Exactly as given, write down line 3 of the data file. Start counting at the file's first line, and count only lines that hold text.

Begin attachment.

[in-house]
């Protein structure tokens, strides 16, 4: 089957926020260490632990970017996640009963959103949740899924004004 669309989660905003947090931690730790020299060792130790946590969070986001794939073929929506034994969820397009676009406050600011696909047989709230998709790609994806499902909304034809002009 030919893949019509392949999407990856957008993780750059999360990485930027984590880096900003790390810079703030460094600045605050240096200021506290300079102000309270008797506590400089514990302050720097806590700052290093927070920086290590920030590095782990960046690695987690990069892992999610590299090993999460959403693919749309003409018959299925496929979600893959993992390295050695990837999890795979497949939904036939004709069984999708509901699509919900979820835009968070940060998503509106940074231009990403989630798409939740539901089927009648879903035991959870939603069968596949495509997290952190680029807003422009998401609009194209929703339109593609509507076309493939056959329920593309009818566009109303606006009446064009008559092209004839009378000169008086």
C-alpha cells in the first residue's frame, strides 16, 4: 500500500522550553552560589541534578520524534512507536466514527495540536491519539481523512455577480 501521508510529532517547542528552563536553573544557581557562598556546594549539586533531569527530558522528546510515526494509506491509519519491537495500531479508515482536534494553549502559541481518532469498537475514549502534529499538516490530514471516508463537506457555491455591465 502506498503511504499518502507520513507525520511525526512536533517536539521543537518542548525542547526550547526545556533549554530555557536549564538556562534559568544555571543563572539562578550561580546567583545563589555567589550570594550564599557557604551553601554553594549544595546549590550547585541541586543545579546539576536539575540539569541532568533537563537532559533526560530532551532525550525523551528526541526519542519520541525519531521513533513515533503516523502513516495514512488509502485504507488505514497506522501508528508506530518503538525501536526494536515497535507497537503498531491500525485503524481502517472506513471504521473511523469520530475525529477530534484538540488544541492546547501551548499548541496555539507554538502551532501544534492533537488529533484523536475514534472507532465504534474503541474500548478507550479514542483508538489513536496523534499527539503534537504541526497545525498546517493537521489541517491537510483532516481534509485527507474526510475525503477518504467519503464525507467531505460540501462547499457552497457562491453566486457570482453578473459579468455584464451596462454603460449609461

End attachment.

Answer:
C-alpha cells in the first residue's frame, strides 16, 4: 500500500522550553552560589541534578520524534512507536466514527495540536491519539481523512455577480 501521508510529532517547542528552563536553573544557581557562598556546594549539586533531569527530558522528546510515526494509506491509519519491537495500531479508515482536534494553549502559541481518532469498537475514549502534529499538516490530514471516508463537506457555491455591465 502506498503511504499518502507520513507525520511525526512536533517536539521543537518542548525542547526550547526545556533549554530555557536549564538556562534559568544555571543563572539562578550561580546567583545563589555567589550570594550564599557557604551553601554553594549544595546549590550547585541541586543545579546539576536539575540539569541532568533537563537532559533526560530532551532525550525523551528526541526519542519520541525519531521513533513515533503516523502513516495514512488509502485504507488505514497506522501508528508506530518503538525501536526494536515497535507497537503498531491500525485503524481502517472506513471504521473511523469520530475525529477530534484538540488544541492546547501551548499548541496555539507554538502551532501544534492533537488529533484523536475514534472507532465504534474503541474500548478507550479514542483508538489513536496523534499527539503534537504541526497545525498546517493537521489541517491537510483532516481534509485527507474526510475525503477518504467519503464525507467531505460540501462547499457552497457562491453566486457570482453578473459579468455584464451596462454603460449609461